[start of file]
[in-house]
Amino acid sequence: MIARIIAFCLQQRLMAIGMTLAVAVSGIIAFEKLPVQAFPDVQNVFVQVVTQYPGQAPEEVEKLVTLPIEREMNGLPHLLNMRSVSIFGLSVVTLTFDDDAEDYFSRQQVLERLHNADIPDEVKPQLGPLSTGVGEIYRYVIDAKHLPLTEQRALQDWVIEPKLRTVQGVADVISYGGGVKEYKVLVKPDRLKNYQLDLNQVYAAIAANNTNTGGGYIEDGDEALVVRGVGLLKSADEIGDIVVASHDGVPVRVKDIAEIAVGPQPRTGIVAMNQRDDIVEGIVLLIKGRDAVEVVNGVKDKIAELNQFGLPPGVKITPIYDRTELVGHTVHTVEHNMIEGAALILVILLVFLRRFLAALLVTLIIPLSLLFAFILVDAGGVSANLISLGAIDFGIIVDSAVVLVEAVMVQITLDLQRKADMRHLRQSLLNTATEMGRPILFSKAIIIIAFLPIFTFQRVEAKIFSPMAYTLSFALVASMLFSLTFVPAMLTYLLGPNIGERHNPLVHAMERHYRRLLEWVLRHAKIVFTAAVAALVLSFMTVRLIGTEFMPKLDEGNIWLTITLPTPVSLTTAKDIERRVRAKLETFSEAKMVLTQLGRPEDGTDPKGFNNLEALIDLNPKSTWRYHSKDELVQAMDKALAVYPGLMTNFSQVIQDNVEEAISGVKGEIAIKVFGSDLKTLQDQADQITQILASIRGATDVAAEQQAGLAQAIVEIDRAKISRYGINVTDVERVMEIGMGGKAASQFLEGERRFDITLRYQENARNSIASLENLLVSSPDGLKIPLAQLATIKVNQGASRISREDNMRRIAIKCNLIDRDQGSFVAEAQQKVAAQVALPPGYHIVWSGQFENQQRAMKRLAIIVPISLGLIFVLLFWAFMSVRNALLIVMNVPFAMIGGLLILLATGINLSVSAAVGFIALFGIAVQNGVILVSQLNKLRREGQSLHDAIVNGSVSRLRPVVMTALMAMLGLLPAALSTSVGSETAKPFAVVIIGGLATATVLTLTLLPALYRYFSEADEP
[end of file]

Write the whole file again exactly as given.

[in-house]
Amino acid sequence: MIARIIAFCLQQRLMAIGMTLAVAVSGIIAFEKLPVQAFPDVQNVFVQVVTQYPGQAPEEVEKLVTLPIEREMNGLPHLLNMRSVSIFGLSVVTLTFDDDAEDYFSRQQVLERLHNADIPDEVKPQLGPLSTGVGEIYRYVIDAKHLPLTEQRALQDWVIEPKLRTVQGVADVISYGGGVKEYKVLVKPDRLKNYQLDLNQVYAAIAANNTNTGGGYIEDGDEALVVRGVGLLKSADEIGDIVVASHDGVPVRVKDIAEIAVGPQPRTGIVAMNQRDDIVEGIVLLIKGRDAVEVVNGVKDKIAELNQFGLPPGVKITPIYDRTELVGHTVHTVEHNMIEGAALILVILLVFLRRFLAALLVTLIIPLSLLFAFILVDAGGVSANLISLGAIDFGIIVDSAVVLVEAVMVQITLDLQRKADMRHLRQSLLNTATEMGRPILFSKAIIIIAFLPIFTFQRVEAKIFSPMAYTLSFALVASMLFSLTFVPAMLTYLLGPNIGERHNPLVHAMERHYRRLLEWVLRHAKIVFTAAVAALVLSFMTVRLIGTEFMPKLDEGNIWLTITLPTPVSLTTAKDIERRVRAKLETFSEAKMVLTQLGRPEDGTDPKGFNNLEALIDLNPKSTWRYHSKDELVQAMDKALAVYPGLMTNFSQVIQDNVEEAISGVKGEIAIKVFGSDLKTLQDQADQITQILASIRGATDVAAEQQAGLAQAIVEIDRAKISRYGINVTDVERVMEIGMGGKAASQFLEGERRFDITLRYQENARNSIASLENLLVSSPDGLKIPLAQLATIKVNQGASRISREDNMRRIAIKCNLIDRDQGSFVAEAQQKVAAQVALPPGYHIVWSGQFENQQRAMKRLAIIVPISLGLIFVLLFWAFMSVRNALLIVMNVPFAMIGGLLILLATGINLSVSAAVGFIALFGIAVQNGVILVSQLNKLRREGQSLHDAIVNGSVSRLRPVVMTALMAMLGLLPAALSTSVGSETAKPFAVVIIGGLATATVLTLTLLPALYRYFSEADEP